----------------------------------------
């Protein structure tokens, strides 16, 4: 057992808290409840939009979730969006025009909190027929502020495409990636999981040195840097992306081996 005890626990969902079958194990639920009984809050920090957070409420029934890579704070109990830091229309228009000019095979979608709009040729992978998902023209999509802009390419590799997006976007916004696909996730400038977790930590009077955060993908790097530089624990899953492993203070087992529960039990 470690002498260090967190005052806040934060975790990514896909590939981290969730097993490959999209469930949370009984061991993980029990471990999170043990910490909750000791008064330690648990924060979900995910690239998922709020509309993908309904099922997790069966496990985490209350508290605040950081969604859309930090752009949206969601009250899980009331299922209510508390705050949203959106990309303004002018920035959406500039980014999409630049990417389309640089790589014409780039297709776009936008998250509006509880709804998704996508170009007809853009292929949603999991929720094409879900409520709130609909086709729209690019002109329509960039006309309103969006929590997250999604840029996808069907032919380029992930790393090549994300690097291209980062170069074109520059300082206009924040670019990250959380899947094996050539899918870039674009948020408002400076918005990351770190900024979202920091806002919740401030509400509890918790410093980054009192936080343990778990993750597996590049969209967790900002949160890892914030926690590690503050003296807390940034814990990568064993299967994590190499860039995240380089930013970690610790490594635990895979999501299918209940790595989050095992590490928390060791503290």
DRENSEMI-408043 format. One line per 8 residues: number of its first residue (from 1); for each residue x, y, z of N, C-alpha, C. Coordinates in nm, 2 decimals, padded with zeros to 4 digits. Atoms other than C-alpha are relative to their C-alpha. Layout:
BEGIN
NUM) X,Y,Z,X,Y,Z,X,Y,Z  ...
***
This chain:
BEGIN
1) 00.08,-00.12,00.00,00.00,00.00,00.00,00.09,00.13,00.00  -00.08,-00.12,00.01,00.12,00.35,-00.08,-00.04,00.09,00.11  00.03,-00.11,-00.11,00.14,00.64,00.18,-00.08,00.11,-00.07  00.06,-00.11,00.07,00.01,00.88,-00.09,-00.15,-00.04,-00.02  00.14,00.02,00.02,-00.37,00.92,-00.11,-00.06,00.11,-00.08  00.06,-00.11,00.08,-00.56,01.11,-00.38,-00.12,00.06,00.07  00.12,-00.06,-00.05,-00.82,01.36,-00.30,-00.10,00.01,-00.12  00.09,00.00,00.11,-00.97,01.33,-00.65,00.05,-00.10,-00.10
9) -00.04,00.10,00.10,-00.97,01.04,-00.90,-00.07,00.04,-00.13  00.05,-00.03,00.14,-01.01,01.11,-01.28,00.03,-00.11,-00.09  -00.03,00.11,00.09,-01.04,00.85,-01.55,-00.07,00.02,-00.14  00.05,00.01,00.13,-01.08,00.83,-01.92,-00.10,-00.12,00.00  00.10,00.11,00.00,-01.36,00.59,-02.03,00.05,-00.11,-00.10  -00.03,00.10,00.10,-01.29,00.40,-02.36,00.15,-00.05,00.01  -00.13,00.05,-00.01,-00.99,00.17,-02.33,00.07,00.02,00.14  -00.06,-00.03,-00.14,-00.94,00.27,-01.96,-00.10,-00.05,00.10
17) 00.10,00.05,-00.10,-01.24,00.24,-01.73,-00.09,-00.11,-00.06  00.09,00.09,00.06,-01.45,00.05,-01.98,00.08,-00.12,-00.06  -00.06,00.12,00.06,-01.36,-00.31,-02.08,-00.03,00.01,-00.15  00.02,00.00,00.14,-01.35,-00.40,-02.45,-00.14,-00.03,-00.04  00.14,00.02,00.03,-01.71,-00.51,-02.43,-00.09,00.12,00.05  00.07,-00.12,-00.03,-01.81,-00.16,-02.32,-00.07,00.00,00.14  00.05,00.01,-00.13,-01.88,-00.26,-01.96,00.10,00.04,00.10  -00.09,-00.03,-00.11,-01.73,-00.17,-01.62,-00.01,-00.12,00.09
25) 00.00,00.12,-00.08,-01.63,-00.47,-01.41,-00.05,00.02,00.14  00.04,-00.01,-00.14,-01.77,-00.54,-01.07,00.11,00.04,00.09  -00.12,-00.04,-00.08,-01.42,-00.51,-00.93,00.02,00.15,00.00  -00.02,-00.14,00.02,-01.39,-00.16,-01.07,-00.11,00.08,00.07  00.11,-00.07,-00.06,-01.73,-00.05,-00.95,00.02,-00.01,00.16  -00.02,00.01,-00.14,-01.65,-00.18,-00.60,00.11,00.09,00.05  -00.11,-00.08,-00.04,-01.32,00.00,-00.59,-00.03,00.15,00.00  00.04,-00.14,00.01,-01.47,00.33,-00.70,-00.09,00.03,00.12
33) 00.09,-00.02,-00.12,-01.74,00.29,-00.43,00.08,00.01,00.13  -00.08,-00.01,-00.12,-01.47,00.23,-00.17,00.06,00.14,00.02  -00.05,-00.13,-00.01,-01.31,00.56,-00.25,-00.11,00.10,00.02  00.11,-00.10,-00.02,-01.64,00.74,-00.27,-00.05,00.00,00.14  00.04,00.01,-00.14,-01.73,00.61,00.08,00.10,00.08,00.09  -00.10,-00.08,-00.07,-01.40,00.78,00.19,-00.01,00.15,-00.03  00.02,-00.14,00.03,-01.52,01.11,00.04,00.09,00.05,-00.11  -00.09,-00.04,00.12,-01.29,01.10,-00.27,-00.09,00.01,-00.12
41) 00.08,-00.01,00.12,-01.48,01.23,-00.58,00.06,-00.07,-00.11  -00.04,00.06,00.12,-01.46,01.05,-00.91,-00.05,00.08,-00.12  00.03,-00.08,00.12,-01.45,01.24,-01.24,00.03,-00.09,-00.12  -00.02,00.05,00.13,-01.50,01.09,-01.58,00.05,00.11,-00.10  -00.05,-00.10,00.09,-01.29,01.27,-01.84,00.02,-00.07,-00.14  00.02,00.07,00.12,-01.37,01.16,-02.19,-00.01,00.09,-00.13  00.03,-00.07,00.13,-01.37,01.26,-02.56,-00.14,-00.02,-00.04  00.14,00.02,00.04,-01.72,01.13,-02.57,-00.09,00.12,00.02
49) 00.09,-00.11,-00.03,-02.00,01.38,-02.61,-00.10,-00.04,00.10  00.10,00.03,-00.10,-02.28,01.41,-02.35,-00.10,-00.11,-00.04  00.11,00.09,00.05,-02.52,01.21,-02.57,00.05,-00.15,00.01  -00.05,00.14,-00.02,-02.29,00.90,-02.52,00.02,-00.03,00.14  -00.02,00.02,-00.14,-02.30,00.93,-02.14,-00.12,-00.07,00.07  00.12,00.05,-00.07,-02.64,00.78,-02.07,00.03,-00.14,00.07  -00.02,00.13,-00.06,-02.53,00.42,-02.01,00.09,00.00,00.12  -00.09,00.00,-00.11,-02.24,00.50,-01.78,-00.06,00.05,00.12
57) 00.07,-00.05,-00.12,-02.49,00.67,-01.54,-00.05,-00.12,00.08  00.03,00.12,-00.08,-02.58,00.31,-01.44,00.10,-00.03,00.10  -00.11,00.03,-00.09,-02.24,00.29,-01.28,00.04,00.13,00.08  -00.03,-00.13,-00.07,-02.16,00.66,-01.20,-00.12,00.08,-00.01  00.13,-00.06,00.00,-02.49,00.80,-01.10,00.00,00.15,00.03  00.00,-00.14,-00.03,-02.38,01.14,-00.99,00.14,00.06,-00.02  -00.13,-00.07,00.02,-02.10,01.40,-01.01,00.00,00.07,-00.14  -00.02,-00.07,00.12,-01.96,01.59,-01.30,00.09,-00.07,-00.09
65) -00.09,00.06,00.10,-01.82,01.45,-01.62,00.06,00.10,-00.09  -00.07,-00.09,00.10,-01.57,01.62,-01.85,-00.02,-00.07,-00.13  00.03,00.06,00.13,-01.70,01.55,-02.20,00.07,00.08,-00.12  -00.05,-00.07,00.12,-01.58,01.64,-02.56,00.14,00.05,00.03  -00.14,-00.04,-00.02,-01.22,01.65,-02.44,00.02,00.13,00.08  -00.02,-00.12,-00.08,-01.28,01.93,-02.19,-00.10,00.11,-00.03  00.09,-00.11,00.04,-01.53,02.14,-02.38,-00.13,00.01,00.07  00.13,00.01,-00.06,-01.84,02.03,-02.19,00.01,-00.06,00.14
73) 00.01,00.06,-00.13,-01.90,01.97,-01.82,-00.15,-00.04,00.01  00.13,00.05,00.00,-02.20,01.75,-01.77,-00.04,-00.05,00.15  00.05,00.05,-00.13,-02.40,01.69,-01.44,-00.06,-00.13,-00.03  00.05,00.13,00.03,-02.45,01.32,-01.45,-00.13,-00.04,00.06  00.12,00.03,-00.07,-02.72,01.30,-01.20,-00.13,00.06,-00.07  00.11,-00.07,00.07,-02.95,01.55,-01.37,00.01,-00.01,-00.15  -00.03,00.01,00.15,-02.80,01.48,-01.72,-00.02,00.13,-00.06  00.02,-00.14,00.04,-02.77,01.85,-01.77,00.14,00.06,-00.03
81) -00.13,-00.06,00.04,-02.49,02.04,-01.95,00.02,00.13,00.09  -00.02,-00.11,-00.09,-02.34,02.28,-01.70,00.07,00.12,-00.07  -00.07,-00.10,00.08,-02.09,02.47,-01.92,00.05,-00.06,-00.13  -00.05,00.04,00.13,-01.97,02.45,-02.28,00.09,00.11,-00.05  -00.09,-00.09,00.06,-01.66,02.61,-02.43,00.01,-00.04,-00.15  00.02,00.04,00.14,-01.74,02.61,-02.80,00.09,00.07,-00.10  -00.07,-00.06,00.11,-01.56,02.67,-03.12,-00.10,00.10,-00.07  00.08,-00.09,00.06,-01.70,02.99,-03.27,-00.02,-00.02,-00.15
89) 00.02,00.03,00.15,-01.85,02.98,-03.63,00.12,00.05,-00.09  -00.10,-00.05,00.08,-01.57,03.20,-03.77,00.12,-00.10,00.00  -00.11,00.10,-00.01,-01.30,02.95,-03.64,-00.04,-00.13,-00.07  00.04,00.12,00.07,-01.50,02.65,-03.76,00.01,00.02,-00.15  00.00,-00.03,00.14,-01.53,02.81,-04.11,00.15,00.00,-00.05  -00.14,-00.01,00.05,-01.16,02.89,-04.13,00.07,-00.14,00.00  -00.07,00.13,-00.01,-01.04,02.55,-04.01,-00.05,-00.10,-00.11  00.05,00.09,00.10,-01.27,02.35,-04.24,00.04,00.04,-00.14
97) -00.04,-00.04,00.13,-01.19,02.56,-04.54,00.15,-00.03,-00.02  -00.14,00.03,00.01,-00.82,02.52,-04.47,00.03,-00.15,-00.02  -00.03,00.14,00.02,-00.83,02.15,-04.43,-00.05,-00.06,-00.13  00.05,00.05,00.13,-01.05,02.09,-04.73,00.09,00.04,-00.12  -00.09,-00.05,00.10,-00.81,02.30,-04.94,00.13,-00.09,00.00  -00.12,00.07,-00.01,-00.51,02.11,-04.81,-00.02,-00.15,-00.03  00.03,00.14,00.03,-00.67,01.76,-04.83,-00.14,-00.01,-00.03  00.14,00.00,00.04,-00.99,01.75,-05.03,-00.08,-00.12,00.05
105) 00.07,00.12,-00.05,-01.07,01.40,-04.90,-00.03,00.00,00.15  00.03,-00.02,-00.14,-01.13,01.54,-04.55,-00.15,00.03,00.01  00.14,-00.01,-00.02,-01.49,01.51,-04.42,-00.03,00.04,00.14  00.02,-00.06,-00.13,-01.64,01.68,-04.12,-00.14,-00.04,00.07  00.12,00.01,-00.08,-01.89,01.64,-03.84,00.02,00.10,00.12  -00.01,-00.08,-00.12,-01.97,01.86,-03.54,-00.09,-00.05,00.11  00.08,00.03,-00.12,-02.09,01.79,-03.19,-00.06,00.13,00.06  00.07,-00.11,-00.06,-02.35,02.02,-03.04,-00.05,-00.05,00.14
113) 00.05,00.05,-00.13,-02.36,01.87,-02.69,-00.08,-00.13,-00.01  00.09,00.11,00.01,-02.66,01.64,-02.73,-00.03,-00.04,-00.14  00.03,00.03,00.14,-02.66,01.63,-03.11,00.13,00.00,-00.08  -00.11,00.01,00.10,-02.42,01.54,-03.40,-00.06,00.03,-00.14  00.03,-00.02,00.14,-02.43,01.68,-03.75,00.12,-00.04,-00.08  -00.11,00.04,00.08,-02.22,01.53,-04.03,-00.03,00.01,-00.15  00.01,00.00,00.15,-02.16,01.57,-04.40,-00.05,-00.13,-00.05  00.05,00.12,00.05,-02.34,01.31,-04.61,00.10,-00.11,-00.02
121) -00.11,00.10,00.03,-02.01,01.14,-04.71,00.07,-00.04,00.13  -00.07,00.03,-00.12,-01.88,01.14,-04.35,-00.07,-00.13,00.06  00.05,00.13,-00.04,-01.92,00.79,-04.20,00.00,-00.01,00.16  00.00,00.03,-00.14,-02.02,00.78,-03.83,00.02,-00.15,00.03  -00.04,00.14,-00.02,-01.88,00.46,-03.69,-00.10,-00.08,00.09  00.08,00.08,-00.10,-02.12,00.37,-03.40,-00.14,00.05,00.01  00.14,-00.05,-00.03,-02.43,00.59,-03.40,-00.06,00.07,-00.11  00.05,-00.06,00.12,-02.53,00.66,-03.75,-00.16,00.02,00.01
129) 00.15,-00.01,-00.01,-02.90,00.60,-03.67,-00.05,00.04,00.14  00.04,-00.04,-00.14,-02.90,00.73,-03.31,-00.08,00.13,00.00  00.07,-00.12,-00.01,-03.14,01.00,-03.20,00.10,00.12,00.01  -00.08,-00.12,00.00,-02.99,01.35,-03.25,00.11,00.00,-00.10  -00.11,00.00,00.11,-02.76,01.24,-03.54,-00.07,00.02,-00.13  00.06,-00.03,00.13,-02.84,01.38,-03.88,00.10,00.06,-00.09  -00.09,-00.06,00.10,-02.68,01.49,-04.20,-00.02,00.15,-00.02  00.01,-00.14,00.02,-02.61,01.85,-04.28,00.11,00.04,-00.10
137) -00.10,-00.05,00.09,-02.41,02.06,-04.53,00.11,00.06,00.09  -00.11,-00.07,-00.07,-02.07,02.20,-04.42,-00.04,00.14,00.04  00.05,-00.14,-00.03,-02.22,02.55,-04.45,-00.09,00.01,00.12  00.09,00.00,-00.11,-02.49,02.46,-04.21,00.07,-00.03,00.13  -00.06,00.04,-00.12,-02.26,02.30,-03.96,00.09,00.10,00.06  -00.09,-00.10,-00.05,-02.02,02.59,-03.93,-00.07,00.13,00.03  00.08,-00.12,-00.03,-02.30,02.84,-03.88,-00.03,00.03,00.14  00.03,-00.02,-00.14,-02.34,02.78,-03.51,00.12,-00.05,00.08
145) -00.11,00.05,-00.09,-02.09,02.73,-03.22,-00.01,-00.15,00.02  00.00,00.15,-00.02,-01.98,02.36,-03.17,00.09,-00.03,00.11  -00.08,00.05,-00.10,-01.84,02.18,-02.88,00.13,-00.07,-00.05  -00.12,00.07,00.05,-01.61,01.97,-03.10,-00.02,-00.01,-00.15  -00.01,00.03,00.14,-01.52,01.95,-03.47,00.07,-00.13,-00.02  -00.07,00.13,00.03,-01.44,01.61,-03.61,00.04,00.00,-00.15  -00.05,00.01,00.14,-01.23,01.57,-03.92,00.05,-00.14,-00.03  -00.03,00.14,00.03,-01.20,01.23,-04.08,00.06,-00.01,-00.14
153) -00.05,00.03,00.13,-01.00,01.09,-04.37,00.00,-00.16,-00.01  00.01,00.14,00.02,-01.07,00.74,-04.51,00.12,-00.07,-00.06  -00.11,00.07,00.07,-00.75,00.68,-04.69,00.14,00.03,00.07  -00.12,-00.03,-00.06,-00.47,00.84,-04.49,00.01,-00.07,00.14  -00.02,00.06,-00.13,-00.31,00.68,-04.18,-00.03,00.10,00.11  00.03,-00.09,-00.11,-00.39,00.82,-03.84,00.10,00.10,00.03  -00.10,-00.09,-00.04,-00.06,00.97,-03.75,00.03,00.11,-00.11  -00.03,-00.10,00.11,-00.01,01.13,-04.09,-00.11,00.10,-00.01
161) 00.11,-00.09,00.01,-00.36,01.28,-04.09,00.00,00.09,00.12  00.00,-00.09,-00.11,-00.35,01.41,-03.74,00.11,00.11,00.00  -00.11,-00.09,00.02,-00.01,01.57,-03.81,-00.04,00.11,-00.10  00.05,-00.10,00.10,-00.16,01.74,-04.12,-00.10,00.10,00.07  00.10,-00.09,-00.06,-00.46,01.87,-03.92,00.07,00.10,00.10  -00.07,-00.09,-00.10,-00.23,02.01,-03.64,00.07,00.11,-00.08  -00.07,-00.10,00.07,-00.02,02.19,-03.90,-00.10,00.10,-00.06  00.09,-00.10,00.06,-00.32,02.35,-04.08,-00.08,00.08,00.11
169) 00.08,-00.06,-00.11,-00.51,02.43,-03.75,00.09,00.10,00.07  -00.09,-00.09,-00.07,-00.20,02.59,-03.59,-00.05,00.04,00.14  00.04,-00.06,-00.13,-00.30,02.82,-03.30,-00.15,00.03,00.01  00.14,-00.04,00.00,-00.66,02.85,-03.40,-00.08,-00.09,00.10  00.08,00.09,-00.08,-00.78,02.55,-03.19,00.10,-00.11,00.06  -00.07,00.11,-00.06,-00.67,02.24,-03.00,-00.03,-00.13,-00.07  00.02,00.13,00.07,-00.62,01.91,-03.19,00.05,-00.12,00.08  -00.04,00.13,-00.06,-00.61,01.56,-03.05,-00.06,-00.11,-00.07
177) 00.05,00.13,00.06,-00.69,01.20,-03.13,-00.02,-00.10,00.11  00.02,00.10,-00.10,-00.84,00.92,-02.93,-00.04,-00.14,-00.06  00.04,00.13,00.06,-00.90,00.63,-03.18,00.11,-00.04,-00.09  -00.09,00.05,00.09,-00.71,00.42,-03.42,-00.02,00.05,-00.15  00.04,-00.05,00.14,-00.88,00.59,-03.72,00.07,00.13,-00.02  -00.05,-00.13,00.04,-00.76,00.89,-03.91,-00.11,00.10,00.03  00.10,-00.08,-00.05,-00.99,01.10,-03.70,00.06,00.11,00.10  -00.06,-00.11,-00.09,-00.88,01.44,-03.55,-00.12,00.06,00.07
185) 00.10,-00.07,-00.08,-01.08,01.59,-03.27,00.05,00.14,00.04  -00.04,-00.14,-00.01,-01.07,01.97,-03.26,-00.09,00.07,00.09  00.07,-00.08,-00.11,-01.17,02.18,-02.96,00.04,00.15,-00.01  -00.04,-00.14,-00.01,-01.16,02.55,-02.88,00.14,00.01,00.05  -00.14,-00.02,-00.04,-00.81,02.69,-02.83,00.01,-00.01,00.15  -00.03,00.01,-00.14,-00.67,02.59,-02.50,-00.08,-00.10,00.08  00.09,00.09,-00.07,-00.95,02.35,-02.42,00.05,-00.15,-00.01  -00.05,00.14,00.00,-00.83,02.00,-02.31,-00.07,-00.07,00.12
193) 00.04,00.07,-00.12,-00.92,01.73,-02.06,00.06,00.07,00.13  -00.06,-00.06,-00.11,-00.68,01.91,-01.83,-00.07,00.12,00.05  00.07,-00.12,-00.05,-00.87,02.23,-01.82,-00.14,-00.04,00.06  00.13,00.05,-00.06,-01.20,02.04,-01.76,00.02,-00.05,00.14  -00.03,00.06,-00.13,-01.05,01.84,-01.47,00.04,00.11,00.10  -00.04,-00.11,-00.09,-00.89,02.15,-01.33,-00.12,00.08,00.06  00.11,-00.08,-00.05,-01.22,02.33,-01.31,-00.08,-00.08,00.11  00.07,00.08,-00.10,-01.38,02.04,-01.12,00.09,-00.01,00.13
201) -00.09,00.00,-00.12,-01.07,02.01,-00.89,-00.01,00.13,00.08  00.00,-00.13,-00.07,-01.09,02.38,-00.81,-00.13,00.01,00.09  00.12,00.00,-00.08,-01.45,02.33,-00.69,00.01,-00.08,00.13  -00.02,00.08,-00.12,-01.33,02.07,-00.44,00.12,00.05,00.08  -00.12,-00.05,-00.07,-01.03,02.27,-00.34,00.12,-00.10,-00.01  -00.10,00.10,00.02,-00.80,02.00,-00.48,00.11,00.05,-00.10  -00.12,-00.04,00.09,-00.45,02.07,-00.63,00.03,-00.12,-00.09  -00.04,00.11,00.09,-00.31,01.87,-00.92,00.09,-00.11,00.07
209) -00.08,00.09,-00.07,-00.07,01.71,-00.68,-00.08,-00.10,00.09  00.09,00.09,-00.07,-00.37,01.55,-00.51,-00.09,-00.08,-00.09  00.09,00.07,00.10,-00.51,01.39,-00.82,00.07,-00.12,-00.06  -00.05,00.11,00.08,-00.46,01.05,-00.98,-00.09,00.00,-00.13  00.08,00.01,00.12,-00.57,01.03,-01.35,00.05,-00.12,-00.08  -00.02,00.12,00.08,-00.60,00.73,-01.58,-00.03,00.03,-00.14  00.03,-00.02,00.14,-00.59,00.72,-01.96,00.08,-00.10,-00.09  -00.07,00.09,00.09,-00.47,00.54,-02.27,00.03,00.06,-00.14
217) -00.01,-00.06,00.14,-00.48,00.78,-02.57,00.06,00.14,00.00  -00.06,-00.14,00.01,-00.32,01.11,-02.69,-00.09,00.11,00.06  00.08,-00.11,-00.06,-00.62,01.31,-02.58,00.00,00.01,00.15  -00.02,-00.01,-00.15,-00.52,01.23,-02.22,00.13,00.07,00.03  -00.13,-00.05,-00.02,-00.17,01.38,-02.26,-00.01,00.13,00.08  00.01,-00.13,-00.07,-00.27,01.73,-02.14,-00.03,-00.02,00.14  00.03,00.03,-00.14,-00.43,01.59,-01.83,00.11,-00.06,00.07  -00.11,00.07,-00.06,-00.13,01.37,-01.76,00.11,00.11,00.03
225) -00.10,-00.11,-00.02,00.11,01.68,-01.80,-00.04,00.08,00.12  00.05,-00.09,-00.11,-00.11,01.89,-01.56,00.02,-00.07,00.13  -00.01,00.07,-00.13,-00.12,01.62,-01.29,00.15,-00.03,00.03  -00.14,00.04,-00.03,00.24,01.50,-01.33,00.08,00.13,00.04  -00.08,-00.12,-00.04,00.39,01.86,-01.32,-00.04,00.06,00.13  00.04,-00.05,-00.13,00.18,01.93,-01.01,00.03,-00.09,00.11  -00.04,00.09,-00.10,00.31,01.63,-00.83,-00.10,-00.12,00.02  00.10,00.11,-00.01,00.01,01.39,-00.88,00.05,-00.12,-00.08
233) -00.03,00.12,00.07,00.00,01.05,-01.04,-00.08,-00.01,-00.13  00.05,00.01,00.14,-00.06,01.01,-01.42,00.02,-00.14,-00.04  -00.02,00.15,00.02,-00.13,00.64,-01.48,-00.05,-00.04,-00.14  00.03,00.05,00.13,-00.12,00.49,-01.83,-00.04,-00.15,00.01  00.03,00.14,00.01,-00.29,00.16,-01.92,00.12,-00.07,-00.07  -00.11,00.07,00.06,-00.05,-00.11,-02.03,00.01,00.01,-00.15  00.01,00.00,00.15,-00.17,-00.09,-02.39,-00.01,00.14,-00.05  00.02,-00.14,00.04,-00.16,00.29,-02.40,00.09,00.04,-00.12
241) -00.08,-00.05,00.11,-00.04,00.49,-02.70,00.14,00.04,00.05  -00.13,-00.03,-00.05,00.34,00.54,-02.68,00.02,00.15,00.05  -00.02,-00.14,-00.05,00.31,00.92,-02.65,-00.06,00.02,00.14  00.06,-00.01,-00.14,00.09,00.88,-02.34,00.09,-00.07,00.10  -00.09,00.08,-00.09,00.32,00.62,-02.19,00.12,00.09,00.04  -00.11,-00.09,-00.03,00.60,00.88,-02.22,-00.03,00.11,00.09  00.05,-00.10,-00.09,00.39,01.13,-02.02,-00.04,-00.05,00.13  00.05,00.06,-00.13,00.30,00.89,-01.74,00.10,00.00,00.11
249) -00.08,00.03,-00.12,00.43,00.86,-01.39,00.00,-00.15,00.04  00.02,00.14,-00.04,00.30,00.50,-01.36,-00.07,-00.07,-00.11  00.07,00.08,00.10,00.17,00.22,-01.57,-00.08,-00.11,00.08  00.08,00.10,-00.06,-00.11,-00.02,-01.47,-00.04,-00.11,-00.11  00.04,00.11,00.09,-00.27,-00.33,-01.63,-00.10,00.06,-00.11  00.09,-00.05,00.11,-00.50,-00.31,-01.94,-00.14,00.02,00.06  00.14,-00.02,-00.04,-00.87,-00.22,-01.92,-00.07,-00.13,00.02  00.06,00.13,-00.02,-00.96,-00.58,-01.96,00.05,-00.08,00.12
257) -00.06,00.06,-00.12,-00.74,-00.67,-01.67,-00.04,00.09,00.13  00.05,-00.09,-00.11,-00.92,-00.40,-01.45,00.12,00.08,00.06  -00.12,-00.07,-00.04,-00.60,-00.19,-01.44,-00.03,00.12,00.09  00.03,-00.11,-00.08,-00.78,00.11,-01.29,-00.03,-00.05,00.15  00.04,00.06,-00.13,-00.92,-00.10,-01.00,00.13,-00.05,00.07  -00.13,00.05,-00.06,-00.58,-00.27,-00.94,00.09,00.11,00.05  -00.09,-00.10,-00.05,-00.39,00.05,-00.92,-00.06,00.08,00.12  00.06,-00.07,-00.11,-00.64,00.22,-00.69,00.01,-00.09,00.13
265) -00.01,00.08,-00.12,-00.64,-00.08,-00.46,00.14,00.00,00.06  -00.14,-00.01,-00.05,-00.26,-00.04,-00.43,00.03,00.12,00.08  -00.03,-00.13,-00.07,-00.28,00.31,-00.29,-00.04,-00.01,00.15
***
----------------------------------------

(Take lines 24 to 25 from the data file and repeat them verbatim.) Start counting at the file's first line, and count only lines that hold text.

129) 00.15,-00.01,-00.01,-02.90,00.60,-03.67,-00.05,00.04,00.14  00.04,-00.04,-00.14,-02.90,00.73,-03.31,-00.08,00.13,00.00  00.07,-00.12,-00.01,-03.14,01.00,-03.20,00.10,00.12,00.01  -00.08,-00.12,00.00,-02.99,01.35,-03.25,00.11,00.00,-00.10  -00.11,00.00,00.11,-02.76,01.24,-03.54,-00.07,00.02,-00.13  00.06,-00.03,00.13,-02.84,01.38,-03.88,00.10,00.06,-00.09  -00.09,-00.06,00.10,-02.68,01.49,-04.20,-00.02,00.15,-00.02  00.01,-00.14,00.02,-02.61,01.85,-04.28,00.11,00.04,-00.10
137) -00.10,-00.05,00.09,-02.41,02.06,-04.53,00.11,00.06,00.09  -00.11,-00.07,-00.07,-02.07,02.20,-04.42,-00.04,00.14,00.04  00.05,-00.14,-00.03,-02.22,02.55,-04.45,-00.09,00.01,00.12  00.09,00.00,-00.11,-02.49,02.46,-04.21,00.07,-00.03,00.13  -00.06,00.04,-00.12,-02.26,02.30,-03.96,00.09,00.10,00.06  -00.09,-00.10,-00.05,-02.02,02.59,-03.93,-00.07,00.13,00.03  00.08,-00.12,-00.03,-02.30,02.84,-03.88,-00.03,00.03,00.14  00.03,-00.02,-00.14,-02.34,02.78,-03.51,00.12,-00.05,00.08